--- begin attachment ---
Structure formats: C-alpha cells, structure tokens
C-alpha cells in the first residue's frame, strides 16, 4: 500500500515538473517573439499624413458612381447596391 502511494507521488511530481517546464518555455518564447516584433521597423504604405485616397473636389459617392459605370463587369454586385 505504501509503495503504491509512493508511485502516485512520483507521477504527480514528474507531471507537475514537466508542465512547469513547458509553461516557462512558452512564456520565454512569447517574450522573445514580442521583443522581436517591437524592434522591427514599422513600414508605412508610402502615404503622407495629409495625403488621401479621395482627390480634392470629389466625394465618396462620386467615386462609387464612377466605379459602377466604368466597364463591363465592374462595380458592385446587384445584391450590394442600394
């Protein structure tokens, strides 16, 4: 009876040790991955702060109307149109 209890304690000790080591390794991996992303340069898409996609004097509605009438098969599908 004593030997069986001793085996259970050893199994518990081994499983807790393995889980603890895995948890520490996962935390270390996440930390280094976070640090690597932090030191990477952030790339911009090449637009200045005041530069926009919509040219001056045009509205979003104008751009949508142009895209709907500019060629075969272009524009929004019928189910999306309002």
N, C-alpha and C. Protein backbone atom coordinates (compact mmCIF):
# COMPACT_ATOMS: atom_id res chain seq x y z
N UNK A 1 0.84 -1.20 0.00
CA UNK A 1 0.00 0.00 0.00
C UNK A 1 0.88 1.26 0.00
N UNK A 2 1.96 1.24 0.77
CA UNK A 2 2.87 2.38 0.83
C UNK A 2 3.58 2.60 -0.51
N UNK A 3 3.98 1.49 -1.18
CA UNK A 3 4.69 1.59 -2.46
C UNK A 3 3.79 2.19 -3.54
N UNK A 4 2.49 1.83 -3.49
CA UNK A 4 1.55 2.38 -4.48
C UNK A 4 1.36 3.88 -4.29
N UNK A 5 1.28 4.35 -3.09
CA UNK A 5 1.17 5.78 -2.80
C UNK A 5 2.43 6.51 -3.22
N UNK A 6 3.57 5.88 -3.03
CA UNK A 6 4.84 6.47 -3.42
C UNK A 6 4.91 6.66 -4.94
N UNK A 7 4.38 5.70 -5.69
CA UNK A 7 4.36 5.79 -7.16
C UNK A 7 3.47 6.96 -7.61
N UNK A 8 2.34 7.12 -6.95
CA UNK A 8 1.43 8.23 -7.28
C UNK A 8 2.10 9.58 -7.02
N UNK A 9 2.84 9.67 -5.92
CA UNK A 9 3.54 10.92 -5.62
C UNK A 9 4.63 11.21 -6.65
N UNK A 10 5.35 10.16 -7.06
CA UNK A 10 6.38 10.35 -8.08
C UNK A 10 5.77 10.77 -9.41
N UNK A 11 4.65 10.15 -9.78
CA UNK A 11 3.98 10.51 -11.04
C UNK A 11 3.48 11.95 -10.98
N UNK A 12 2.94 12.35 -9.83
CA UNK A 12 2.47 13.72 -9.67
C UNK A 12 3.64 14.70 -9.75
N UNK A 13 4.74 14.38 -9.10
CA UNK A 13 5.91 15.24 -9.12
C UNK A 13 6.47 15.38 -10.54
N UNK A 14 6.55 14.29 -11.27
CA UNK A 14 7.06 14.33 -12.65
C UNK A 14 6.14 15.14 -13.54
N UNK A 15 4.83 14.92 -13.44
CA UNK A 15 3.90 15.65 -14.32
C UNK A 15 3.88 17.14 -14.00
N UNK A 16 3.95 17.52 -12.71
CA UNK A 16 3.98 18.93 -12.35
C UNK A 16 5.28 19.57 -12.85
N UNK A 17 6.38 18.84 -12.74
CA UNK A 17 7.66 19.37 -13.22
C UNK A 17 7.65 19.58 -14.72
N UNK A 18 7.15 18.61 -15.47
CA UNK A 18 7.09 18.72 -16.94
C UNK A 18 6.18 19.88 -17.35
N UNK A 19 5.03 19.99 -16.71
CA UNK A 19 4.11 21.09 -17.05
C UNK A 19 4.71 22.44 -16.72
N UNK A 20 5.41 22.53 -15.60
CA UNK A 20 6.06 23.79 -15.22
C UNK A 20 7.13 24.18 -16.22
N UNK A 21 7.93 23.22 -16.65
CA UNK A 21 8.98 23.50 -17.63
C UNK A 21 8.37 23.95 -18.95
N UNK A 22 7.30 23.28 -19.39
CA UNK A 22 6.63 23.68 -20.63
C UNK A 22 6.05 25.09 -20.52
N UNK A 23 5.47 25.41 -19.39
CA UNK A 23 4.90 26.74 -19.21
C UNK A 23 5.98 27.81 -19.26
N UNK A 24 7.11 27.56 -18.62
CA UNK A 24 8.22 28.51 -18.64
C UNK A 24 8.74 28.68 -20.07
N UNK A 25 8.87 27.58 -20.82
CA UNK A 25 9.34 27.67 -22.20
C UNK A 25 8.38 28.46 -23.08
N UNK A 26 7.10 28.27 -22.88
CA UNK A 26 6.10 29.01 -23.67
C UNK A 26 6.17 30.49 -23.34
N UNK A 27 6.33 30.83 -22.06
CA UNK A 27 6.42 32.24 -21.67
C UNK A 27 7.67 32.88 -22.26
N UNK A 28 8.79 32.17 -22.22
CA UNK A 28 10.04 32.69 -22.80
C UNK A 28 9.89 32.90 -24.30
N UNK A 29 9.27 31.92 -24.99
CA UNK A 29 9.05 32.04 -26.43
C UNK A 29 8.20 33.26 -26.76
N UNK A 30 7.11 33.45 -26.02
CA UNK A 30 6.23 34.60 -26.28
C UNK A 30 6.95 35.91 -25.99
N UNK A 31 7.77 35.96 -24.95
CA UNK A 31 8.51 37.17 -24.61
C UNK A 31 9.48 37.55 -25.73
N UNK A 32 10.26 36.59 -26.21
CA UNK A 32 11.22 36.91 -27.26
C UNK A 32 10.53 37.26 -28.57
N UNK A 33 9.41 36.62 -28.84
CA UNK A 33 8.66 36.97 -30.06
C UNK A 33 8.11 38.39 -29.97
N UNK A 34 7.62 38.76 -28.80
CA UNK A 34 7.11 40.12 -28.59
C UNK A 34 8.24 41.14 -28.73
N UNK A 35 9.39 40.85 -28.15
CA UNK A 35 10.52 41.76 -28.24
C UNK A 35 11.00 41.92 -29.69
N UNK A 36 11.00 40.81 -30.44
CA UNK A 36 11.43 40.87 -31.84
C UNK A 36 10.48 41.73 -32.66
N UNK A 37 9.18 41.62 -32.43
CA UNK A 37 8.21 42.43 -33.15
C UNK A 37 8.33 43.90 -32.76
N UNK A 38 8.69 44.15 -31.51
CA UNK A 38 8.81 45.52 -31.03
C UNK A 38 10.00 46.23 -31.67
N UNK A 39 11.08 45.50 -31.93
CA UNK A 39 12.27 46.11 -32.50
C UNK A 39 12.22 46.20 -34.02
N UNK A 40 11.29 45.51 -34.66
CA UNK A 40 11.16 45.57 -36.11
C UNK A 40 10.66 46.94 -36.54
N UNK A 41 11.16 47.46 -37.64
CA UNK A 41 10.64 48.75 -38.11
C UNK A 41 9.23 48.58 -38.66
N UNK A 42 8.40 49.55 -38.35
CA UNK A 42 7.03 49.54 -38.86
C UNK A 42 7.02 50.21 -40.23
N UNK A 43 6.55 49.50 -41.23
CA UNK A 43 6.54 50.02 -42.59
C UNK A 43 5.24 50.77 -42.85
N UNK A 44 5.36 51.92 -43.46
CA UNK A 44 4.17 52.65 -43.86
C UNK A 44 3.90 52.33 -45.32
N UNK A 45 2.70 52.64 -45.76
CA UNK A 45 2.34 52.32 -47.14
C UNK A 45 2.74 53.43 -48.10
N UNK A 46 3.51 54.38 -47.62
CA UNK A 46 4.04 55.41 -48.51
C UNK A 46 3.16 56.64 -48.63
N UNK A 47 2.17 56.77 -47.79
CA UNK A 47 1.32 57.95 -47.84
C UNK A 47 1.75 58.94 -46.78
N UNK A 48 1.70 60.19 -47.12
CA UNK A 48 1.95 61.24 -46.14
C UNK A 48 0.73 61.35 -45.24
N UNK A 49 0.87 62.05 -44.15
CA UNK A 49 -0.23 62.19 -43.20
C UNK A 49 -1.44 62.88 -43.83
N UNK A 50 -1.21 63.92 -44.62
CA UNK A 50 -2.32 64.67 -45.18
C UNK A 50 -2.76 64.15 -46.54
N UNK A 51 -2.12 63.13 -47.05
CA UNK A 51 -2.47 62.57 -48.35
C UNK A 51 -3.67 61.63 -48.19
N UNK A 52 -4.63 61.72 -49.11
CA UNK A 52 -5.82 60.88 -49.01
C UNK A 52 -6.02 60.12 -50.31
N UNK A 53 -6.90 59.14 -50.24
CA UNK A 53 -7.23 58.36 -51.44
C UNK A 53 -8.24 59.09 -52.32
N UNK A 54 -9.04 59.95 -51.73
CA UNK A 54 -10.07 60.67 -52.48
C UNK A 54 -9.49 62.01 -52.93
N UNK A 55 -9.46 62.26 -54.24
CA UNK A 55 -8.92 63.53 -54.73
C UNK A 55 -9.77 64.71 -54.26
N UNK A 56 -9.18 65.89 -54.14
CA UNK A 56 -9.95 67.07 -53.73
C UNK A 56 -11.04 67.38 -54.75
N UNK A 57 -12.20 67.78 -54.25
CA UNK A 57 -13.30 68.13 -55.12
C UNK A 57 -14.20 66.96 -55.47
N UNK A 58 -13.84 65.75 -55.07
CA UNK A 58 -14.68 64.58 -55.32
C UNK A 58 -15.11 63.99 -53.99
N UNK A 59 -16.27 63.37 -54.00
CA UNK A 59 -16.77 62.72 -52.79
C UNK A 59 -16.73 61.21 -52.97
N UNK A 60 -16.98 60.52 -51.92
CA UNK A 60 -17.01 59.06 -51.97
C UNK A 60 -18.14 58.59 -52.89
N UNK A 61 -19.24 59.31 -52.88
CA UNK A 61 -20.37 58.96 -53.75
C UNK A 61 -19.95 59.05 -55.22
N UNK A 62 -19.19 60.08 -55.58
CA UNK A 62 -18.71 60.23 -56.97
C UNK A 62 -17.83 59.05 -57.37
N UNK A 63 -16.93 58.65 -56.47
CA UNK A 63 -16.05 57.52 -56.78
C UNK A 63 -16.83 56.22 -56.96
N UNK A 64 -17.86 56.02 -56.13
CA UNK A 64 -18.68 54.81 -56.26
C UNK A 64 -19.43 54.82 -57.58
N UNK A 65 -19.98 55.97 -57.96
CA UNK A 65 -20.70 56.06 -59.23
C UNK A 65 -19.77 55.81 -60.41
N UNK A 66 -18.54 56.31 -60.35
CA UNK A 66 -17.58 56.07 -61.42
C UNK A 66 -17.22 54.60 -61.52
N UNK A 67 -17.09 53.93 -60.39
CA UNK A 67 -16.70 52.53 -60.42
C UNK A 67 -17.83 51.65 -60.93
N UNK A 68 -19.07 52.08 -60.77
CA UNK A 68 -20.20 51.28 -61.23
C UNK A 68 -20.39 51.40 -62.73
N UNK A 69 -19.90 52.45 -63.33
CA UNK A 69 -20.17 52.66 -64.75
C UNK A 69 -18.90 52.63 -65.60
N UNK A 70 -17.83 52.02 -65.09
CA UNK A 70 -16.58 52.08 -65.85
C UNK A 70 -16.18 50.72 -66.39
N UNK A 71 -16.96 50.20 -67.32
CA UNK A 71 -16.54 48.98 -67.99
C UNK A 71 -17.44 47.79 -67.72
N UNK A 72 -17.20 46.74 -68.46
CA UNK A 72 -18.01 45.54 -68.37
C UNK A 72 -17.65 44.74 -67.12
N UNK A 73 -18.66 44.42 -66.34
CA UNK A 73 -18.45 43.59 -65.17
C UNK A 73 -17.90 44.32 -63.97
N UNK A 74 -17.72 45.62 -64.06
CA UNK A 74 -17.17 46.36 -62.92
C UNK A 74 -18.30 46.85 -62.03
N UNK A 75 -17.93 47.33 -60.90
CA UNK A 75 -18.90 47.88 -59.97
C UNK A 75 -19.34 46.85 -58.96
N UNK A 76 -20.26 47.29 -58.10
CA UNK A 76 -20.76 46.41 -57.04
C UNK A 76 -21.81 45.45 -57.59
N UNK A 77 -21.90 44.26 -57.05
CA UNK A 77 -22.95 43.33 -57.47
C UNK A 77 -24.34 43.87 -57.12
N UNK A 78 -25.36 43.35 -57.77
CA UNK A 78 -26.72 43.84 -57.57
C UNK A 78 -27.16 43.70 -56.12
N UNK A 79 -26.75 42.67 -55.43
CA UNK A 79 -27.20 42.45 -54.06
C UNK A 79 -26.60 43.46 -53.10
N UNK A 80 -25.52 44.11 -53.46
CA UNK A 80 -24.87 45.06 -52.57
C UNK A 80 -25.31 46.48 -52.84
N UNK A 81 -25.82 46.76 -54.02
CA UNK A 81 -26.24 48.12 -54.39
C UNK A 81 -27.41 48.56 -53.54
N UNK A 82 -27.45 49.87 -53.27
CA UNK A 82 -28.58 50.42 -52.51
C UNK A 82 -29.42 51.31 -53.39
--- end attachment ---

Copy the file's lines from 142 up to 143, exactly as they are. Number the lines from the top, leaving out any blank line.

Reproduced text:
CA UNK A 46 4.04 55.41 -48.51
C UNK A 46 3.16 56.64 -48.63